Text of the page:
Emergency Budget Worksheet
Coronavirus Emergency Budget
Coronavirus Emergency Budget Worksheet – how to plan for Coronavirus budget for expenses with reduced income
This budget is “bottom line” serious.
Forget about wimpy “cutting back on your entertainment expenses” and recommendations to “set aside something for a rainy day fund.”
You need a REAL EMERGENCY BUDGET.
Here’s how to do it.
And what to do if your budget doesn’t balance.
Focus on: Shelter, food, transportation, medical.
Shelter – Housing
This is the biggest single expense for most of us.
If you can afford to, keep your house payment or rent current.
If loss of job means you have only enough for food, transportation and medical, then you have a serious problem and need to make some serious choices.
If renting, know that your landlord may or may not be able to file an eviction right now.
And, even if an eviction is filed, there may be a delay in getting a hearing.
Delay means more time for you.
But if your budget is tight, moving expenses need to be considered.
You could approach the landlord and discuss delayed payment plans.
If buying, you should know that some mortgage lenders are working with homeowners, some aren’t.
Some courts are still processing foreclosure cases, some are not.
Some counties have suspended foreclosure sheriff sales. But not all.
And, in Ohio, some sales are being conducted online, by Private Sale, bypassing the sheriff sale process.
Still, foreclosure takes months, and you might be able to work out a forbearance agreement with the lender once you get back to work.
Beyond housing, food is a big budget item.
It costs a significant amount to feed your family.
It’s cheaper to cook at home.
Stop eating any meals out.
Brown bag lunch if you’re fortunate enough to still be going to work.
No junk food, nothing but the basics. Buy sale items, in bulk if it makes sense.
Our basic budget amount is $250 per month per person.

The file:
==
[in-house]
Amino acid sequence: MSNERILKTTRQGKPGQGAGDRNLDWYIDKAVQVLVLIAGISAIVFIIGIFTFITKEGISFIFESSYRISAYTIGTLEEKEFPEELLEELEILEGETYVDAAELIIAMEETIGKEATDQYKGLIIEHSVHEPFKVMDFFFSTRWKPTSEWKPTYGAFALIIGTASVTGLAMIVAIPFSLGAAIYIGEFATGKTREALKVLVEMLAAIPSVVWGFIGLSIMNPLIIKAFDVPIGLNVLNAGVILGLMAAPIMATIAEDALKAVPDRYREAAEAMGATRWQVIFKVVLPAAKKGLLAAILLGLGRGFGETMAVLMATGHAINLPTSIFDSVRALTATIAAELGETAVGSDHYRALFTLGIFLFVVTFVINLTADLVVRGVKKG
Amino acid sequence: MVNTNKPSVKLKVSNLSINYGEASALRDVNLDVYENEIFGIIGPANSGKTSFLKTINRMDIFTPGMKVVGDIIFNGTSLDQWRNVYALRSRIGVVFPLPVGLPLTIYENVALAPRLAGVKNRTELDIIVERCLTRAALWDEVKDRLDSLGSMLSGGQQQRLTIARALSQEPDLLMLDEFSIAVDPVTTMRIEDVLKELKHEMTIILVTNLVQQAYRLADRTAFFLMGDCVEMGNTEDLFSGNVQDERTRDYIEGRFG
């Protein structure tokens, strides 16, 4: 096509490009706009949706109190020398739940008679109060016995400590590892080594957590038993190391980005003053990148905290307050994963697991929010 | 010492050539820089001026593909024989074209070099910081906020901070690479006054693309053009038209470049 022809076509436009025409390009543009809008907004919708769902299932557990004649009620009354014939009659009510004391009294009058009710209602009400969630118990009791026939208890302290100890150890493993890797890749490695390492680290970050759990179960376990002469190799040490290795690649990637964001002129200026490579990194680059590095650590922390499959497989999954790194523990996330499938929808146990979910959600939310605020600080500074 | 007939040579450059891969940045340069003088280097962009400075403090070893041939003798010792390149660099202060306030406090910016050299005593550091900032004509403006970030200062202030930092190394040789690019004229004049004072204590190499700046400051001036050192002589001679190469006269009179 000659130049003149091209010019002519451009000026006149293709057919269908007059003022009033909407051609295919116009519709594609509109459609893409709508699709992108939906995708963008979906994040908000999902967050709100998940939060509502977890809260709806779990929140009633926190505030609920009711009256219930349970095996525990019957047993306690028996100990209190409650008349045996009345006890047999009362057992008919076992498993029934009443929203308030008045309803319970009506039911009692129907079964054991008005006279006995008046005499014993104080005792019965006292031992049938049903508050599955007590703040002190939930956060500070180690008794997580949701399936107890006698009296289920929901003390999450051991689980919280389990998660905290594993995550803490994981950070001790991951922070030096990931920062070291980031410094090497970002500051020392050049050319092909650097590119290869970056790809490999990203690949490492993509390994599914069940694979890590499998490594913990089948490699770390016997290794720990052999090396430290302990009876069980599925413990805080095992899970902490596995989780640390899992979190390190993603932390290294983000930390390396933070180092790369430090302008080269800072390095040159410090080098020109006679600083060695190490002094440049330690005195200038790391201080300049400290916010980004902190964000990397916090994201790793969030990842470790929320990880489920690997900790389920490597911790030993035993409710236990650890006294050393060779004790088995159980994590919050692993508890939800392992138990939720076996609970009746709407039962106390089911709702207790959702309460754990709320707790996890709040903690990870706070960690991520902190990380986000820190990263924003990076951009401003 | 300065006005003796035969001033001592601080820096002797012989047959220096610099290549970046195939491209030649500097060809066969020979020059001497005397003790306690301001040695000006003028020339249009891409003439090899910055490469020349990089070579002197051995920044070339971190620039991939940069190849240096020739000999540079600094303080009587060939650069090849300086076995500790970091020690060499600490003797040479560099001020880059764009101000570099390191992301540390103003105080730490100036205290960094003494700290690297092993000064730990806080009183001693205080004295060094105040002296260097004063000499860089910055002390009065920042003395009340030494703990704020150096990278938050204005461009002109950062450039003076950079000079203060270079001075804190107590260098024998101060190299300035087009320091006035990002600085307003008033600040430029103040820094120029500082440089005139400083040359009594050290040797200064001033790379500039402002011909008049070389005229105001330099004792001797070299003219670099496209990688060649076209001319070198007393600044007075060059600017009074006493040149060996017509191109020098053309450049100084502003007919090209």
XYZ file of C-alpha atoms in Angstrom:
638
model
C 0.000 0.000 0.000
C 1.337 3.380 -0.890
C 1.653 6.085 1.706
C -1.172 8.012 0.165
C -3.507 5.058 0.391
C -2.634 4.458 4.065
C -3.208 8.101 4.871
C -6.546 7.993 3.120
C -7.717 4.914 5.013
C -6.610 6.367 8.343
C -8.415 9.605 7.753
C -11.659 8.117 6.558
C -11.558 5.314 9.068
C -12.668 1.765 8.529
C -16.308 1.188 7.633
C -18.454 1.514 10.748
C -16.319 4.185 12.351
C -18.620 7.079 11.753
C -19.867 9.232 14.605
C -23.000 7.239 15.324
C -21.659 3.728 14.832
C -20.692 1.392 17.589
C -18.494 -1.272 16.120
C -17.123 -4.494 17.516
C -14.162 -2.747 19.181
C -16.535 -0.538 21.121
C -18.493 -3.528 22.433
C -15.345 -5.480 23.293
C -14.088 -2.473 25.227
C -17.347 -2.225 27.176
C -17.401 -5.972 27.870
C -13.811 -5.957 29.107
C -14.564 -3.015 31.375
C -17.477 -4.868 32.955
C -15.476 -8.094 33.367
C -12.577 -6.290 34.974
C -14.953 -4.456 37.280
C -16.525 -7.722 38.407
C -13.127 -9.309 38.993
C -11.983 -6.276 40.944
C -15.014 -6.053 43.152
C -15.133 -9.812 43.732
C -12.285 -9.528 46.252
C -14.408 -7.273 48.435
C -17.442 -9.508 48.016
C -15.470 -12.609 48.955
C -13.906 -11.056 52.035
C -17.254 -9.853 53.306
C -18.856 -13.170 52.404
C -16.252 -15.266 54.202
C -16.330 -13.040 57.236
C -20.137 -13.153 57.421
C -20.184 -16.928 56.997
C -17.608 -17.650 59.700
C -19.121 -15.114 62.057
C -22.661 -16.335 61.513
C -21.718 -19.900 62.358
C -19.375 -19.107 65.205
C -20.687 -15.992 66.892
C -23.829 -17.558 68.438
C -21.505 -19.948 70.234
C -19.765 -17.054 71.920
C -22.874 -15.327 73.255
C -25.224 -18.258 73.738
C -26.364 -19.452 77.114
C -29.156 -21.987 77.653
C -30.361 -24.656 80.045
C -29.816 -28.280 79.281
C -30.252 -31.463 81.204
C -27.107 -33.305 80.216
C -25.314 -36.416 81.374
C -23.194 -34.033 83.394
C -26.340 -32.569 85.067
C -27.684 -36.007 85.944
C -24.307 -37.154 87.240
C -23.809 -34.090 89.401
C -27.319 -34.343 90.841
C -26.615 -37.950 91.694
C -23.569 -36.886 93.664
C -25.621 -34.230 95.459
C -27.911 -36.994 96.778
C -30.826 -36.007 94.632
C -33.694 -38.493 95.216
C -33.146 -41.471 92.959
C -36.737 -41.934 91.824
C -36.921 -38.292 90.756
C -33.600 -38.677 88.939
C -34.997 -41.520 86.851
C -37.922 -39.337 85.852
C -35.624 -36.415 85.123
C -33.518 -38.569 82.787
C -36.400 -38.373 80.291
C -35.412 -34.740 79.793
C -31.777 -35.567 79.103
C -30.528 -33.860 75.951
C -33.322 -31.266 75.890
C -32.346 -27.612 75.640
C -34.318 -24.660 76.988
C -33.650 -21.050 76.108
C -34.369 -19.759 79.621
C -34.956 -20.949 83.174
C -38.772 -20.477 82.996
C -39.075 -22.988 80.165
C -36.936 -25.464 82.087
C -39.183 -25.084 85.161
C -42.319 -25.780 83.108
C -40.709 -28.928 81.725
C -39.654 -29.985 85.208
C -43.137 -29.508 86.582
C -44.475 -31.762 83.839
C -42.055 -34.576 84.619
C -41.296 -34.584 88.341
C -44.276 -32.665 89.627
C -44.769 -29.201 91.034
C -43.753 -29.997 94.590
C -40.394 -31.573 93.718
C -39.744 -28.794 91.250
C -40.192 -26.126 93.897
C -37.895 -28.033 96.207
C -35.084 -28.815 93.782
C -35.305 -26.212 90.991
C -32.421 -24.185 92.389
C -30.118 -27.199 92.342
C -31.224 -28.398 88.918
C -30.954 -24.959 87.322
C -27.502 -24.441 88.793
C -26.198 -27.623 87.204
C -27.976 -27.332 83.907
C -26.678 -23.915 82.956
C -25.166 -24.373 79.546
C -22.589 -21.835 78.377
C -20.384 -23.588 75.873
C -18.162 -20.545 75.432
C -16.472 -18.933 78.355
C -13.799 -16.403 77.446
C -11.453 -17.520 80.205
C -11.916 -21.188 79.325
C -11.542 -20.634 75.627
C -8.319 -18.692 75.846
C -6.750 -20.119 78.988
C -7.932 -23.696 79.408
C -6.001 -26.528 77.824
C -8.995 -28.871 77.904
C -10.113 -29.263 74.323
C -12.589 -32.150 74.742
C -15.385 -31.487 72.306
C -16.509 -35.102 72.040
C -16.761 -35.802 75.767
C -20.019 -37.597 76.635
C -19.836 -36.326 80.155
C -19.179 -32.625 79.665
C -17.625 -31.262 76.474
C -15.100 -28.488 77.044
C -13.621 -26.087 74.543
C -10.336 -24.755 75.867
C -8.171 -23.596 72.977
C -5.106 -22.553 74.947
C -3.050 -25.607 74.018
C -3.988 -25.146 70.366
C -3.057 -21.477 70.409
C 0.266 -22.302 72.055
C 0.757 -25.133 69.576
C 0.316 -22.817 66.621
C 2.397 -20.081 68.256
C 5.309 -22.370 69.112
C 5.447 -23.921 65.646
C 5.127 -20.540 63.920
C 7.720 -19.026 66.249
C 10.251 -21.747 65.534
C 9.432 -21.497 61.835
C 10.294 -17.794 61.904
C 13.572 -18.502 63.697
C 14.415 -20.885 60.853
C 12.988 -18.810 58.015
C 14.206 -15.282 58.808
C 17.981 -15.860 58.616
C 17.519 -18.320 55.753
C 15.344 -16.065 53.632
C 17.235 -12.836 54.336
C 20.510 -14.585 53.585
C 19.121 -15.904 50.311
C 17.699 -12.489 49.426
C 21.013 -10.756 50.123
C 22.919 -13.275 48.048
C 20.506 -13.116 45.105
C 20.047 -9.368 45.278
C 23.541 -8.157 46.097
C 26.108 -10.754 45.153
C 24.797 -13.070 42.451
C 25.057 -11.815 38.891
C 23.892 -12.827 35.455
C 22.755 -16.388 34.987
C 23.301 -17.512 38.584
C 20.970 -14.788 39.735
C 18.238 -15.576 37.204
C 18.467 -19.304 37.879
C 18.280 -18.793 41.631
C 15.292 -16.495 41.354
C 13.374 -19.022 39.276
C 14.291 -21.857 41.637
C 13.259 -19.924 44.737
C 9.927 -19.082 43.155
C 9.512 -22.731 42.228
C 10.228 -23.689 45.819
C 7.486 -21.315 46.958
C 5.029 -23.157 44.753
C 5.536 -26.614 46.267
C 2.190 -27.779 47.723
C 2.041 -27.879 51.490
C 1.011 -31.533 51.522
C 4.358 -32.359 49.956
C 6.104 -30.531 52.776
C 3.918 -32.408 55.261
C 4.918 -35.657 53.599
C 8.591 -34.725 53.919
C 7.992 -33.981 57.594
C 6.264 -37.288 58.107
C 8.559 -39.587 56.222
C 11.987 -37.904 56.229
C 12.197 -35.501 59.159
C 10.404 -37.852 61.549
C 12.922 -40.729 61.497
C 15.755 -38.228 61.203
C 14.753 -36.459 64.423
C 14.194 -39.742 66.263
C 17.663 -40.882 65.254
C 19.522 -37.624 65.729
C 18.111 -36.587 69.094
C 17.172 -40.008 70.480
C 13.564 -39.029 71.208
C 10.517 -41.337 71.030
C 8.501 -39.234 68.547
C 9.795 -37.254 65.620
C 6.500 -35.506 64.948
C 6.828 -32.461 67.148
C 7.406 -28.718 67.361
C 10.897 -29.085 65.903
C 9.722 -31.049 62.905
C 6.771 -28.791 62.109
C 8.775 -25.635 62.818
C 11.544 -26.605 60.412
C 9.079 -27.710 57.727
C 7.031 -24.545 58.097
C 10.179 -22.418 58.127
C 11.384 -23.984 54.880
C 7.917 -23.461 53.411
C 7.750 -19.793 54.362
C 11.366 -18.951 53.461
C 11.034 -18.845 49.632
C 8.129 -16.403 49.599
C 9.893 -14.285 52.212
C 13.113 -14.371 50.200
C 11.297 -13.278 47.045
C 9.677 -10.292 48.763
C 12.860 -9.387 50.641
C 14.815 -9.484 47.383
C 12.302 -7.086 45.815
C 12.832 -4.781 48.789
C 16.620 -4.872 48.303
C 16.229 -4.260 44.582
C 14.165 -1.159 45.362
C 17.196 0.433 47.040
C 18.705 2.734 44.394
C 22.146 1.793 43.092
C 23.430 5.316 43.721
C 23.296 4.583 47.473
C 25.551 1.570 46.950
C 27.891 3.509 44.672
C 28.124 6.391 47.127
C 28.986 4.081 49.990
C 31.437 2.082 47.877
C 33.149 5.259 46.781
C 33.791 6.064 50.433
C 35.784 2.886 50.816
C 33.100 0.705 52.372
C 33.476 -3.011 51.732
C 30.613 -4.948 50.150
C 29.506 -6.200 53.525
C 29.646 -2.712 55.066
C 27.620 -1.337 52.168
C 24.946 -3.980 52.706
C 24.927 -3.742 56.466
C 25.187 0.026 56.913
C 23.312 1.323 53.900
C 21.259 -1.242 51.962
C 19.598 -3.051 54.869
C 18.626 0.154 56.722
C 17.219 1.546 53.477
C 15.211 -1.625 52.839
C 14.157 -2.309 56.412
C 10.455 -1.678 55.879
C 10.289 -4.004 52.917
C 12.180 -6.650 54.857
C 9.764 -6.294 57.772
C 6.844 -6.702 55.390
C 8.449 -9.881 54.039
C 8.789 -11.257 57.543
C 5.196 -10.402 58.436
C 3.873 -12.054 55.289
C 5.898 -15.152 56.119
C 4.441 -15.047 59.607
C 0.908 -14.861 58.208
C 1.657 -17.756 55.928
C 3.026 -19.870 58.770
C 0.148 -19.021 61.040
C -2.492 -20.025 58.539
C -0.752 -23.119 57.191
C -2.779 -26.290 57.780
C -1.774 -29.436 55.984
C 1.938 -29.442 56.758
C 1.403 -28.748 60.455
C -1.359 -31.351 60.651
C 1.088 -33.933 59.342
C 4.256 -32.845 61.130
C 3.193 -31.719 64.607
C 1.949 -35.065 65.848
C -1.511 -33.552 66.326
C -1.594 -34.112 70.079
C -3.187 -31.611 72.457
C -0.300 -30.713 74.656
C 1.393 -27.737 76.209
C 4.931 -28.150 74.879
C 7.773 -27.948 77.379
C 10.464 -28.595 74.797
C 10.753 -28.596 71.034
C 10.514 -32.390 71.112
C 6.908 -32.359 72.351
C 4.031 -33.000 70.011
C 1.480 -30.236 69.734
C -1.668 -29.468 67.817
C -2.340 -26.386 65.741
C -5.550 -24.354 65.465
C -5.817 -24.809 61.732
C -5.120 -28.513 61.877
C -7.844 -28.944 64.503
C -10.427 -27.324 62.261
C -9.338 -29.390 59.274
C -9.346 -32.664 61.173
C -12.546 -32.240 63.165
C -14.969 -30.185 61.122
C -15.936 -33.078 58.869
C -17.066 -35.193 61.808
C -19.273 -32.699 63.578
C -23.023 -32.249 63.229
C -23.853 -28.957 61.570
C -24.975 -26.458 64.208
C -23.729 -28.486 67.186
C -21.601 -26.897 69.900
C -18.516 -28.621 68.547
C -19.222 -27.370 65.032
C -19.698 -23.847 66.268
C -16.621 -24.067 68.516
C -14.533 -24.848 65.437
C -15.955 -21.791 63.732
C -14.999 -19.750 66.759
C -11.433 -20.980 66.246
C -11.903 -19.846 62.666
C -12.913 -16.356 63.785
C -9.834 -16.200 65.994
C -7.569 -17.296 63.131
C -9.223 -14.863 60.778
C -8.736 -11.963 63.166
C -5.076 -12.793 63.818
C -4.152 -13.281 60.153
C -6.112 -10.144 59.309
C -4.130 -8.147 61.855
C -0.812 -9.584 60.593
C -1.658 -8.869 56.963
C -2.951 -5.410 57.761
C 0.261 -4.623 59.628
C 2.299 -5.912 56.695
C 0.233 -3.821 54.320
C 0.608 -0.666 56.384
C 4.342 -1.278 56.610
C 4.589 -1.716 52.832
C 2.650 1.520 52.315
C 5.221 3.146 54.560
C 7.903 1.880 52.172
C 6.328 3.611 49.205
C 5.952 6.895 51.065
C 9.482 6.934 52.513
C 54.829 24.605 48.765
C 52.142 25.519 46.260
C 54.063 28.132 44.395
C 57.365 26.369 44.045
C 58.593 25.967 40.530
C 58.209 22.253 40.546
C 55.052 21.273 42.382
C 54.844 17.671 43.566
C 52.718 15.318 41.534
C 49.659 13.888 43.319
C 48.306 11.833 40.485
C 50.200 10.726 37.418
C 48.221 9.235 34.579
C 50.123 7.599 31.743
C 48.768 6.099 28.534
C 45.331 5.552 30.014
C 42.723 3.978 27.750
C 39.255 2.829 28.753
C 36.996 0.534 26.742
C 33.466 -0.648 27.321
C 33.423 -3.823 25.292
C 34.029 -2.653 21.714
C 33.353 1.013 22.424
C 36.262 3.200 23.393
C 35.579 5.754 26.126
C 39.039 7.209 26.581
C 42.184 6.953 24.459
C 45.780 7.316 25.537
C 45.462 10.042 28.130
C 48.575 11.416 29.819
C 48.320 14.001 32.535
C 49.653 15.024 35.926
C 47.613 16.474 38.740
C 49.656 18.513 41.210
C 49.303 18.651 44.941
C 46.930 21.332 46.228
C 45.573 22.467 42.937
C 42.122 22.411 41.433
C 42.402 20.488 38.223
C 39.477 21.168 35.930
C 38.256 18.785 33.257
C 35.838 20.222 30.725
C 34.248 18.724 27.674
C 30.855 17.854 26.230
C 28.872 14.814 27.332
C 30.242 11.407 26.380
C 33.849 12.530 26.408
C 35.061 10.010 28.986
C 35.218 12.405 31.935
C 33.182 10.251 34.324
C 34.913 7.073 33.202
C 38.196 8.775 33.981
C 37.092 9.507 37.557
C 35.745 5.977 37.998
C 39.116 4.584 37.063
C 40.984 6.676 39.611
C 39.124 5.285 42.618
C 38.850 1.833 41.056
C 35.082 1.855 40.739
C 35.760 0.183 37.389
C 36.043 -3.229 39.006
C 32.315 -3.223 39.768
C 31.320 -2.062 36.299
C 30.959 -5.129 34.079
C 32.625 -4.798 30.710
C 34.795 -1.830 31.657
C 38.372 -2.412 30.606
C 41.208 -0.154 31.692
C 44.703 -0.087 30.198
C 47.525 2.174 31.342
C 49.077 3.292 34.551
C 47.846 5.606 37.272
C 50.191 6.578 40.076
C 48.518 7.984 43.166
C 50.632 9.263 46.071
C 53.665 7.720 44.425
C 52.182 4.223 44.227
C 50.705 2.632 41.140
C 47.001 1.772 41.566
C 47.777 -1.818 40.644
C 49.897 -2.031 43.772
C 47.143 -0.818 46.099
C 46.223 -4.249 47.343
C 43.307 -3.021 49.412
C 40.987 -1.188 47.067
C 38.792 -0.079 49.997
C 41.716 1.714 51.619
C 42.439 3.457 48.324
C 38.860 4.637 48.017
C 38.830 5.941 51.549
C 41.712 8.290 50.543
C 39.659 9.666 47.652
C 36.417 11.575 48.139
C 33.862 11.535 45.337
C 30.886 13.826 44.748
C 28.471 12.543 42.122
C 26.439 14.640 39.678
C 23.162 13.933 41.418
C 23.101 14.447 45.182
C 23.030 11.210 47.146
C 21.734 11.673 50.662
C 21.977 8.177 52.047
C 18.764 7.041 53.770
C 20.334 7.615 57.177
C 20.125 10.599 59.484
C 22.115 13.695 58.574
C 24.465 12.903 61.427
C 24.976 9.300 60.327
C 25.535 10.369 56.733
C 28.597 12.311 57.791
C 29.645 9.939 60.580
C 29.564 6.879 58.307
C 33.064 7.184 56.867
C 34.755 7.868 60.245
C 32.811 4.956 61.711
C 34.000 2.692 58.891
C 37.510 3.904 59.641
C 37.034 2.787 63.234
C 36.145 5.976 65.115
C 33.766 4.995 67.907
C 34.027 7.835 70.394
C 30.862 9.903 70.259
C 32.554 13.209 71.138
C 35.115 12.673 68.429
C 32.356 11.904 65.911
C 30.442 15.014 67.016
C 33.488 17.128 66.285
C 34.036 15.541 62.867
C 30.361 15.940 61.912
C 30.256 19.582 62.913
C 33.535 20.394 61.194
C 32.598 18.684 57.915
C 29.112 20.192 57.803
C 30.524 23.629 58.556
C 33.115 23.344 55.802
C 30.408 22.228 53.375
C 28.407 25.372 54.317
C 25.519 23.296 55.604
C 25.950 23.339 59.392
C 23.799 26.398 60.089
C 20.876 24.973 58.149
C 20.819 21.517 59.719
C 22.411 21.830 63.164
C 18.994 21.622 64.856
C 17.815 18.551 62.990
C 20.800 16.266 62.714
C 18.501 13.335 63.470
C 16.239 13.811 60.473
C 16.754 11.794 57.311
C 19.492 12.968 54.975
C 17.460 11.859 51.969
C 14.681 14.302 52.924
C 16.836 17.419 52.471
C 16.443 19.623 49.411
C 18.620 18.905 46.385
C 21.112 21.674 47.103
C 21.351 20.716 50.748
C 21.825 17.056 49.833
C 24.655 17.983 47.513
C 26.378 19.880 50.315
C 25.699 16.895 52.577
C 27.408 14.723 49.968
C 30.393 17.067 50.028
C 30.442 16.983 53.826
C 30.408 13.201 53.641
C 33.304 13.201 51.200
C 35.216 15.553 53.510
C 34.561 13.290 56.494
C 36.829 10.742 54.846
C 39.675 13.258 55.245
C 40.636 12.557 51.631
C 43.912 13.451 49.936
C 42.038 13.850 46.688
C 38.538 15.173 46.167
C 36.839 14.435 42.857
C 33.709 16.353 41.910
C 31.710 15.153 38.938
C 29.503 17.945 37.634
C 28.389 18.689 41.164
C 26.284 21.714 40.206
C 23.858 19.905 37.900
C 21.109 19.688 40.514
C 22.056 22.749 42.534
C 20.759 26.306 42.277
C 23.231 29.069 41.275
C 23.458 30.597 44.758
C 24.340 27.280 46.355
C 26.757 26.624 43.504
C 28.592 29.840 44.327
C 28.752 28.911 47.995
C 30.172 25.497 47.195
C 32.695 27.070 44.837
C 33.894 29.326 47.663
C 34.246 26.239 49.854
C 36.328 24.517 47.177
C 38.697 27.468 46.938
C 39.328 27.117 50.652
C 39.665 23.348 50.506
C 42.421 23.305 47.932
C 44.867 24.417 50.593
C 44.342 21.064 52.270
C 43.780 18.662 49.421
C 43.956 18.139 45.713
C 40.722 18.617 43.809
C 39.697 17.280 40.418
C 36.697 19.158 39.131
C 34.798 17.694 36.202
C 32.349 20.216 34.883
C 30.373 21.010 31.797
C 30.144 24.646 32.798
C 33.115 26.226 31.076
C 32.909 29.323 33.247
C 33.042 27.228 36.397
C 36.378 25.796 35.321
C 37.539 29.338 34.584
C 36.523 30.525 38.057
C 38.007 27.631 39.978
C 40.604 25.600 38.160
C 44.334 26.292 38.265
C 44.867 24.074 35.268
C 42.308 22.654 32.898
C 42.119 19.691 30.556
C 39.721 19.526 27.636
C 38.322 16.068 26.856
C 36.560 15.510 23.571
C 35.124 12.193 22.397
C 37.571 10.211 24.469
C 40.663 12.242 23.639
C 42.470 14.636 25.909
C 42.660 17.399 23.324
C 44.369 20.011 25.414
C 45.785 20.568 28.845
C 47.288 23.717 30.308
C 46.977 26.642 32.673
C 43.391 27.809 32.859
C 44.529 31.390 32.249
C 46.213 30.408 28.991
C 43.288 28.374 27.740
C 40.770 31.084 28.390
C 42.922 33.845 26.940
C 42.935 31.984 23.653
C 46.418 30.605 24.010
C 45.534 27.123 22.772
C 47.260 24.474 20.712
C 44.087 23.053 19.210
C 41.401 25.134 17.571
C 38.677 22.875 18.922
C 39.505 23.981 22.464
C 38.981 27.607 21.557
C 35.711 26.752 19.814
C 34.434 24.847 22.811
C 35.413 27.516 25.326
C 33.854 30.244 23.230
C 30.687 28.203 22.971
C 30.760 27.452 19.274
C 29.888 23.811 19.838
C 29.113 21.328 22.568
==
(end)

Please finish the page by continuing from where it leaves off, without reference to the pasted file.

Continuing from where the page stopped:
Many of my clients have managed on less.
I have done it myself. Not fun, but doable.
Car payments should be kept current.
Foreclosure may take months, but repossessions happen overnight.
If you have used your car as collateral on a loan, for example, to One Main, call and request a deferral.
Larger lenders may also work with you.
Above all, you need your transportation.
You can’t afford a repo, unless you have a dependable backup.
If you have two cars with loans, and can’t afford to keep both, consider letting one go back to the bank.
Remember, however, that a “voluntary repo” will ultimately result in you owing a deficiency after the vehicle is sold at auction. But, this all takes time, and you can seek an arrangement with the creditor later, when you can afford it.
You have an immediate need now, and sacrificing a car to get out from under the payment may be necessary to manage basic living expenses.
Some insurance companies are waiving copays and charges for treatment for COVID 19. Most are not, however, and if you do need medical treatment, having insurance is important.
Even if you have to go uninsured because you cannot afford to pay your health insurance premium, you’ll still be able to be seen at the ER.
Prescriptions can be expensive. Call your doctor’s office and see if they can help. Some doctors know of ways to lower costs through coupons, generic substitutions and even giving out samples in some cases.
I have discussed medical situations with several of my clients and staff and it seems that doctors are more willing now to prescribe by phone, and not insist that you come into their office right now.
This is an emergency.
A health emergency and also, for most of us, a financial emergency.
Time for hard decisions.
I don’t know a single person or business not suffering serious problems right now.
You need a plan.
The plan need several parts – what we do now will affect what happens to us, and what options we have open to us later.
Plan for the coronavirus disruption to last longer than you think.
I am planning on 2 to 3 months of reduced income.
The governor’s order has been extended to May 1 – it may be extended again.
For now, do your disaster budget.
And consider how long you can last under current conditions before having to make drastic decisions about what you can no longer afford to pay.
Then, ask yourself if you should make the drastic decisions not, before they have to be made, and how much money you will save by doing this, and how long it might extend your ability to “shelter in place” until things start to get better.
These are tough decisions.
By making this budget now, and thinking about tough times now, you’ll feel better – even if you suddenly realize that things are not as good as you thought they were – knowing where you stand.
And, more important than how you feel about it, you will ACTUALLY be better prepared, and you’ll make the tough decisions now, or at least when they need to be made, instead of sticking your head in the sand and pretending that things will take care of themselves.
Things might take care of themselves, but hope is not a plan.
You need a plan.
Make it now – Download here: